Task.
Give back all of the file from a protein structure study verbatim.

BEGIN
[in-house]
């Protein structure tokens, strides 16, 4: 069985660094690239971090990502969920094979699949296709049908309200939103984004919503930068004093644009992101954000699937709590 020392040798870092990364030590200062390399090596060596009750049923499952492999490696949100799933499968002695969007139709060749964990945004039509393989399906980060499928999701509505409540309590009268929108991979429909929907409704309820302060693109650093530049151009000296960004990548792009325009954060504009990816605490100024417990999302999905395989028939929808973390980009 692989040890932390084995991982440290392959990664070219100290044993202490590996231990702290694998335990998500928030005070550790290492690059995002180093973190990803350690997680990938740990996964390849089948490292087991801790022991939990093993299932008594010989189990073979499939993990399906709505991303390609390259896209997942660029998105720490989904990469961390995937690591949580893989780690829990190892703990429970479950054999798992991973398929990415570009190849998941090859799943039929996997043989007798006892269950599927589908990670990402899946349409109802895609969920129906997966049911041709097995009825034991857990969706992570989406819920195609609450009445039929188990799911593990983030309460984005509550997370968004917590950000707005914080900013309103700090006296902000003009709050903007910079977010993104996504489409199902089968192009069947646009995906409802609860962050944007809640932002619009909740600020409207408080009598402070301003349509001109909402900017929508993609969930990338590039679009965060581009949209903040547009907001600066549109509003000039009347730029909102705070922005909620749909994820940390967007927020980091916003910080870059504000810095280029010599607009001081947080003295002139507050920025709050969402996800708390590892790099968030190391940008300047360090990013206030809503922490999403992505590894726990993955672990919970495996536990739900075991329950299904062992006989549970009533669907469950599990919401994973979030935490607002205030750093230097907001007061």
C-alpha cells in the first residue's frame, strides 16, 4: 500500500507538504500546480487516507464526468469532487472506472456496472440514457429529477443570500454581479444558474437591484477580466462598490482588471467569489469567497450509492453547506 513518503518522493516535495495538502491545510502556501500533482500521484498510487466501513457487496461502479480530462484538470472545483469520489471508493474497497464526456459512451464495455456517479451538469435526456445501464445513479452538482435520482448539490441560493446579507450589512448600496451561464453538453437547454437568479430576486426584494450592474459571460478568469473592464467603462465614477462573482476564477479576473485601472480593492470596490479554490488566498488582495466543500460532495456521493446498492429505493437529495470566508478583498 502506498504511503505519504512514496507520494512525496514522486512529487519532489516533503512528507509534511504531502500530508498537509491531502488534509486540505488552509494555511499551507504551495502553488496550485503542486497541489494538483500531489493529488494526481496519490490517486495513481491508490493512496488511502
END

[in-house]
């Protein structure tokens, strides 16, 4: 069985660094690239971090990502969920094979699949296709049908309200939103984004919503930068004093644009992101954000699937709590 020392040798870092990364030590200062390399090596060596009750049923499952492999490696949100799933499968002695969007139709060749964990945004039509393989399906980060499928999701509505409540309590009268929108991979429909929907409704309820302060693109650093530049151009000296960004990548792009325009954060504009990816605490100024417990999302999905395989028939929808973390980009 692989040890932390084995991982440290392959990664070219100290044993202490590996231990702290694998335990998500928030005070550790290492690059995002180093973190990803350690997680990938740990996964390849089948490292087991801790022991939990093993299932008594010989189990073979499939993990399906709505991303390609390259896209997942660029998105720490989904990469961390995937690591949580893989780690829990190892703990429970479950054999798992991973398929990415570009190849998941090859799943039929996997043989007798006892269950599927589908990670990402899946349409109802895609969920129906997966049911041709097995009825034991857990969706992570989406819920195609609450009445039929188990799911593990983030309460984005509550997370968004917590950000707005914080900013309103700090006296902000003009709050903007910079977010993104996504489409199902089968192009069947646009995906409802609860962050944007809640932002619009909740600020409207408080009598402070301003349509001109909402900017929508993609969930990338590039679009965060581009949209903040547009907001600066549109509003000039009347730029909102705070922005909620749909994820940390967007927020980091916003910080870059504000810095280029010599607009001081947080003295002139507050920025709050969402996800708390590892790099968030190391940008300047360090990013206030809503922490999403992505590894726990993955672990919970495996536990739900075991329950299904062992006989549970009533669907469950599990919401994973979030935490607002205030750093230097907001007061």
C-alpha cells in the first residue's frame, strides 16, 4: 500500500507538504500546480487516507464526468469532487472506472456496472440514457429529477443570500454581479444558474437591484477580466462598490482588471467569489469567497450509492453547506 513518503518522493516535495495538502491545510502556501500533482500521484498510487466501513457487496461502479480530462484538470472545483469520489471508493474497497464526456459512451464495455456517479451538469435526456445501464445513479452538482435520482448539490441560493446579507450589512448600496451561464453538453437547454437568479430576486426584494450592474459571460478568469473592464467603462465614477462573482476564477479576473485601472480593492470596490479554490488566498488582495466543500460532495456521493446498492429505493437529495470566508478583498 502506498504511503505519504512514496507520494512525496514522486512529487519532489516533503512528507509534511504531502500530508498537509491531502488534509486540505488552509494555511499551507504551495502553488496550485503542486497541489494538483500531489493529488494526481496519490490517486495513481491508490493512496488511502